It’s that dreaded time of year again. Goodbye to standard time. Daylight savings time begins. Every time shift can be challenging, though “springing ahead” is thought to be the easier of the two. But that’s little consolation when the sun is still shining bright at your little one’s bedtime!

For parents of newborns and most babies under six months old – rejoice! Younger babies hardly notice the change and it has little effect on their sleep patterns. It’s not often that you get good news about newborn babies and their sleep! Of course many of you are still working on predictable and consistent sleep. And you and your partner will be affected by the time change so try to adjust your own sleep routine to minimize this impact.

For parents of older infants and toddlers (and older kids too!), your child’s circadian rhythm will be affected by this jump ahead and we know of no parents who look forward to this biannual scourge…er, um, event!

Four tips of helping your child adjust to the daylight savings time change:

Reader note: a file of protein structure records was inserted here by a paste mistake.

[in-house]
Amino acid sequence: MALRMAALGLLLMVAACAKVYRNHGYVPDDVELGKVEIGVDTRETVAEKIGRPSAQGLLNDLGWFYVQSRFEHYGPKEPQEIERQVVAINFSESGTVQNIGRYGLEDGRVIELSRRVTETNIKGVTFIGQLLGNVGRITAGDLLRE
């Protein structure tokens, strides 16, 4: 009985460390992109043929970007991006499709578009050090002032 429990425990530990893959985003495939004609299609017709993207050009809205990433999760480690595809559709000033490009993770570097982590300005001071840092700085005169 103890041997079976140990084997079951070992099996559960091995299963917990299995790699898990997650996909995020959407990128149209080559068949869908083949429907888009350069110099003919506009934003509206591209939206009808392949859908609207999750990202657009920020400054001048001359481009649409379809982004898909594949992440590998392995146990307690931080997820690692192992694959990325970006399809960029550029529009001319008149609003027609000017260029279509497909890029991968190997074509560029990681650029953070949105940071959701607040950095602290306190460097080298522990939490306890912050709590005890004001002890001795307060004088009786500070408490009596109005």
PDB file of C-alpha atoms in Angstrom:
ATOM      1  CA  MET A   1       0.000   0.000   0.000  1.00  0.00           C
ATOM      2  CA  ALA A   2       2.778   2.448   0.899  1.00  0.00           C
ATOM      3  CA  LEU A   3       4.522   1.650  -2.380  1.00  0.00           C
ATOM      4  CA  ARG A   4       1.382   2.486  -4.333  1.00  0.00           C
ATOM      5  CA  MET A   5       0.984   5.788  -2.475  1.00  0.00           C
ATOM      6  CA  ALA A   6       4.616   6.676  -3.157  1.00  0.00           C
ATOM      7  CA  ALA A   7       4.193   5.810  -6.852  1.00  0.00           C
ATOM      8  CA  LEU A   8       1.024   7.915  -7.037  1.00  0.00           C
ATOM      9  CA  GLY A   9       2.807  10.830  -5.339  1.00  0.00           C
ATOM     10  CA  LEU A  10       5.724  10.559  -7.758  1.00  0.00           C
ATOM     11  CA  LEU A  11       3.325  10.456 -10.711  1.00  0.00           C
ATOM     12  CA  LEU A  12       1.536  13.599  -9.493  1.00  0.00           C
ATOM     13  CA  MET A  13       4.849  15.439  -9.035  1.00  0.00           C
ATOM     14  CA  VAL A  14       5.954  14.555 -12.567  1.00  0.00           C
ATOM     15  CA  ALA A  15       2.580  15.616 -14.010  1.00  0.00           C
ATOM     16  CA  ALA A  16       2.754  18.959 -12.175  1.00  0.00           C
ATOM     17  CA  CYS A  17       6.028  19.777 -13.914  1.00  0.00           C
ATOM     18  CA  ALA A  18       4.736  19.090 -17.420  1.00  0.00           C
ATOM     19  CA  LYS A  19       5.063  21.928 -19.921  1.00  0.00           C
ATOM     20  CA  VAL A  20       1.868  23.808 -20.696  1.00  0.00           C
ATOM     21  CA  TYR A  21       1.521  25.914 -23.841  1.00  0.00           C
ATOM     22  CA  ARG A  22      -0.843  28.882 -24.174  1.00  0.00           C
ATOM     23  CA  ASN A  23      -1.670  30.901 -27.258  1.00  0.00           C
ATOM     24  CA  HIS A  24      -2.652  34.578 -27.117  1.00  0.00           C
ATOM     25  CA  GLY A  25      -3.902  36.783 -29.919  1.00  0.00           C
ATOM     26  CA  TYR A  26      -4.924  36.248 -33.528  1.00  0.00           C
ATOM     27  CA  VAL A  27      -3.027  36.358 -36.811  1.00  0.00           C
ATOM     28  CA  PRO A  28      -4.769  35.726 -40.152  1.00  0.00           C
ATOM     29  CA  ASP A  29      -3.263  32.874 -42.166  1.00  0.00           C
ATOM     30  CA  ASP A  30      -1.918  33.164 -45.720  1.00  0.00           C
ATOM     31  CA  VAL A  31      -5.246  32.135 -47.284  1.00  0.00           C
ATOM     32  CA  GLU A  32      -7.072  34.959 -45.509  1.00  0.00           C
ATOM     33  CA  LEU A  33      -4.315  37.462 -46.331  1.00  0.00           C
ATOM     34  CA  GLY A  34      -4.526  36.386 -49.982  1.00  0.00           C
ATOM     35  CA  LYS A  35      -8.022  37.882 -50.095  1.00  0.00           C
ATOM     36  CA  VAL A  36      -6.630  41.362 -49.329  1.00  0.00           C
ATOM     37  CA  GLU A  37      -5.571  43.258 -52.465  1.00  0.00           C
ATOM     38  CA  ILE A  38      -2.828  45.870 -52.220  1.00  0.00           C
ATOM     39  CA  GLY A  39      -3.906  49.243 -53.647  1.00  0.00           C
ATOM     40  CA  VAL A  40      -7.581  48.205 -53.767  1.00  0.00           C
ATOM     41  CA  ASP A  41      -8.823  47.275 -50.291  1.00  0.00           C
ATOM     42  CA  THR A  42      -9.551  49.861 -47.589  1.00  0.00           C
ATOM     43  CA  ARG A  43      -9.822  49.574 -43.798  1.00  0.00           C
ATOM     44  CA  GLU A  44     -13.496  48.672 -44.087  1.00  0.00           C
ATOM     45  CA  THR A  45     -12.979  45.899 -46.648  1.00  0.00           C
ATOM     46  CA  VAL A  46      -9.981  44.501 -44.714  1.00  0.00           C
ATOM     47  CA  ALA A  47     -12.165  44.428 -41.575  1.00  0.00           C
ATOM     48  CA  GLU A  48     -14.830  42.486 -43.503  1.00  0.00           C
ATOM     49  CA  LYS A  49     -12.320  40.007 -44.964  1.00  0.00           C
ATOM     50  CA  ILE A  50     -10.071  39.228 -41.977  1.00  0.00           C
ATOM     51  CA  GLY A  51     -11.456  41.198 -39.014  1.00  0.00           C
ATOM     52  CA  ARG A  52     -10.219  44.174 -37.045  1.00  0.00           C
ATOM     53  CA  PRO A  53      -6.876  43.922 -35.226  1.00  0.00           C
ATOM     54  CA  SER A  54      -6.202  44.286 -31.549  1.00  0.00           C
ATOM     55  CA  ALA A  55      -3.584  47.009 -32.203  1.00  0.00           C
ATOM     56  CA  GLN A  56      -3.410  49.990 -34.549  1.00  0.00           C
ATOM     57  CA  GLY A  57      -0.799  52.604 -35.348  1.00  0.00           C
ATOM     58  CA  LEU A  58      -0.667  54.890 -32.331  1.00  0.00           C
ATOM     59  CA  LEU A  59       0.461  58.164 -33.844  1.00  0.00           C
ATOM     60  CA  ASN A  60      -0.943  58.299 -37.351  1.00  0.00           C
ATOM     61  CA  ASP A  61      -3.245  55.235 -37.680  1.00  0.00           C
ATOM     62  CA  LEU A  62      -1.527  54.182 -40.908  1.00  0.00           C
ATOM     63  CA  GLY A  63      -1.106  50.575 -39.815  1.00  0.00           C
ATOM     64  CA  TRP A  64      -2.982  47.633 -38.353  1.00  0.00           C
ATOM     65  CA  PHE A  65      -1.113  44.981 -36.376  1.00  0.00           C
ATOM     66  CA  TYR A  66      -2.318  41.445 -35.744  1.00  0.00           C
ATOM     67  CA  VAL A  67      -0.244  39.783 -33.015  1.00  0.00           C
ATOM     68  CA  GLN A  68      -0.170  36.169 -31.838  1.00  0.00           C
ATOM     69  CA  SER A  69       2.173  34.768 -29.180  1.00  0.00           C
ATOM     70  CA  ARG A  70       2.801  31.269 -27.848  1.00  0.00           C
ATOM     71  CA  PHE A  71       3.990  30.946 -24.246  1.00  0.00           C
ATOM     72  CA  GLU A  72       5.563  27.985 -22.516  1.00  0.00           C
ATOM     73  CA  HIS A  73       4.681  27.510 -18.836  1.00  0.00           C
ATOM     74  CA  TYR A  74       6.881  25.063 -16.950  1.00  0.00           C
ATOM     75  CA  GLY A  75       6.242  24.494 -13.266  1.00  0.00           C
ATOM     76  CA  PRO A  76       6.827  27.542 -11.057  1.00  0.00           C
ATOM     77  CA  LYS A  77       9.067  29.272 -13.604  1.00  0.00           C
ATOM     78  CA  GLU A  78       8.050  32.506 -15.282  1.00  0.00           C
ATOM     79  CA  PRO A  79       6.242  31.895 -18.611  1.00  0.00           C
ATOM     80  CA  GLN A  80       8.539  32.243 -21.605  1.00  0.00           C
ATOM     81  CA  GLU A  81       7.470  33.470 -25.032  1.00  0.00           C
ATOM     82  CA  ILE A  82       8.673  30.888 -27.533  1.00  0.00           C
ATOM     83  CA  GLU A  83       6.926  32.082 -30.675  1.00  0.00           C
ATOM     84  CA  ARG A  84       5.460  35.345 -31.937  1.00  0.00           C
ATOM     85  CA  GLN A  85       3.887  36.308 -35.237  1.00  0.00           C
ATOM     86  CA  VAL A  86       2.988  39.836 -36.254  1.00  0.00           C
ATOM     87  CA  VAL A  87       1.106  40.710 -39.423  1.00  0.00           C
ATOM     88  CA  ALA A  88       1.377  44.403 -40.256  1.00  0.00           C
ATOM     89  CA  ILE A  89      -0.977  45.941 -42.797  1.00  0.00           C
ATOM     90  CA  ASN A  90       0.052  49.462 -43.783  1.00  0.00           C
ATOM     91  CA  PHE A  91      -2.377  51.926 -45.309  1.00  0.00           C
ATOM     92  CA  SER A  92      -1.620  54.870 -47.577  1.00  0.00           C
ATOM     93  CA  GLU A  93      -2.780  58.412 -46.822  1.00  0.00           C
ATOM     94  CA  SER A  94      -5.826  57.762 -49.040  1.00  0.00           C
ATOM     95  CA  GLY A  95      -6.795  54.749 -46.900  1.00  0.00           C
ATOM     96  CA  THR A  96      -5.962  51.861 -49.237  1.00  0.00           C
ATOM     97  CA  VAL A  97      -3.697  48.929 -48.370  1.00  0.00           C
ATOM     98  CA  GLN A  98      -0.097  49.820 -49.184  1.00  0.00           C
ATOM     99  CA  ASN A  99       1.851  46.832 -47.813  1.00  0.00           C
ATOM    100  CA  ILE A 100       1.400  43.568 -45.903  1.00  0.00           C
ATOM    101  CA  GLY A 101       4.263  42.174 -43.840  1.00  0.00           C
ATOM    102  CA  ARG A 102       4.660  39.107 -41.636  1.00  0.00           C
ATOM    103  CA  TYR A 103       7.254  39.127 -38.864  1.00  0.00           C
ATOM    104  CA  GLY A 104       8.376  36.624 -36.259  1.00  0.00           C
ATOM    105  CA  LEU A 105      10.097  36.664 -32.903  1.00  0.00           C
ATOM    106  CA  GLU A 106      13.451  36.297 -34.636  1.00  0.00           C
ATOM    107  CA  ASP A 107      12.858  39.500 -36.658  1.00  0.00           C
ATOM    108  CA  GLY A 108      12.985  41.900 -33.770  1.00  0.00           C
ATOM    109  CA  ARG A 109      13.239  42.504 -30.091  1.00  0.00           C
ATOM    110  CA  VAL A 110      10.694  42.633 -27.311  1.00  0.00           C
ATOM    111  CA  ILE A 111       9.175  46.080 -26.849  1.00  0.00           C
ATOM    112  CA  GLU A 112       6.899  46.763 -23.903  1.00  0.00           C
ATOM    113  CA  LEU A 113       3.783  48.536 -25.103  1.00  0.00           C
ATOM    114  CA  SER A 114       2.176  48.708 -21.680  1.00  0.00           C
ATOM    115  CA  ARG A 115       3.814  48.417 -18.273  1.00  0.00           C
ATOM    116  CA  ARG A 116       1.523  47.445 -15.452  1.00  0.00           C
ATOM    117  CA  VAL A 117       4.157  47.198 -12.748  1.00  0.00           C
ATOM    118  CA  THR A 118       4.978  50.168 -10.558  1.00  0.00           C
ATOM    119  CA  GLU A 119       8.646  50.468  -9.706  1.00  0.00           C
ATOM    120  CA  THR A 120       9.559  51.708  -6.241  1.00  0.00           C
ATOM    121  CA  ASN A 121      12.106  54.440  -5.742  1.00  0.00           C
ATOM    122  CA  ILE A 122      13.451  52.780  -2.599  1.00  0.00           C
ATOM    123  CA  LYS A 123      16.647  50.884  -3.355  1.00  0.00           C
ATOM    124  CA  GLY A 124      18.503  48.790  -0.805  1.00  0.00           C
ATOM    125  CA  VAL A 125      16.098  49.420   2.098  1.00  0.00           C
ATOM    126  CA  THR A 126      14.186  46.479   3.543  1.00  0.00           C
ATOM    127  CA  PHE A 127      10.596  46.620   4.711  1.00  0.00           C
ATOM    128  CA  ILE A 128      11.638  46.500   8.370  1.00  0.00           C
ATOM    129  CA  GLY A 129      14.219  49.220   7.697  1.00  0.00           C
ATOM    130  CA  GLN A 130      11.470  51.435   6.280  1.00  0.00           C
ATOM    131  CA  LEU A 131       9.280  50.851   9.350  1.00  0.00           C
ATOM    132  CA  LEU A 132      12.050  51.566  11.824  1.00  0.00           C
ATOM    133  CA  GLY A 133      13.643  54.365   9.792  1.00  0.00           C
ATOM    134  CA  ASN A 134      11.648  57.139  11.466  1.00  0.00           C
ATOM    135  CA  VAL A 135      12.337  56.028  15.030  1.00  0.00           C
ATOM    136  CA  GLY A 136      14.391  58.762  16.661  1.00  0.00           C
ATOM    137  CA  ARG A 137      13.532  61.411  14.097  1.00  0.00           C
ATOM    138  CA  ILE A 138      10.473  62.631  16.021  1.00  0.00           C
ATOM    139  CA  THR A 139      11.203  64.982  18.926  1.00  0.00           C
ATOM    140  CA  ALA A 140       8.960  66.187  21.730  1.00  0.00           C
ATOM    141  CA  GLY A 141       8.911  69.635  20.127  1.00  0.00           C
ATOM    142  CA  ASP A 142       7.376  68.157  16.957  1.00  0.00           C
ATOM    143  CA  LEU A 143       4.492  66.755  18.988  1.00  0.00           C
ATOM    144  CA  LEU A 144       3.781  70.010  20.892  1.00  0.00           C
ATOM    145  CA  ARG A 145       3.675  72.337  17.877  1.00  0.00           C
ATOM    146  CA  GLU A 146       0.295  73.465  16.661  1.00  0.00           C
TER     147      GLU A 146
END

1. Lots of outside time and sunshine

Good for everyone, everyday. And even more so when our circadian rhythm and sleep patterns need adjusting. Morning sunshine is especially helpful!

2. Blackout curtains and dim lights

Honestly? We recommend blackout curtains for everyone! A consistent sleep routine is easier to accomplish when you control the light. An hour ahead of bedtime, pull the blinds and dim the lights. This shift stimulates the production of melatonin and helps set your little one up for a better night’s sleep.

3. Gradual sleep schedule adjustment

You can gradually adjust the sleep schedule ahead of time or start the morning after. You can use 15- or 30-minute increments, mostly dependent on the age of temperament of your little one. Kim West, aka The Sleep Lady, has some great tips on schedule adjustment for “springing ahead” (and she is an overall fantastic resource for all things related to sleep for babies and children!). 

4. Nothing

That’s right. You can opt for doing nothing ahead of time or any specific adjustments afterwards. This works better for babies and children with “easy to adapt” temperaments. If this does not describe your child, your whole family may do better overall with some proactive strategies to work with your child’s temperament and minimize the stress.

Bonus Tip: Patience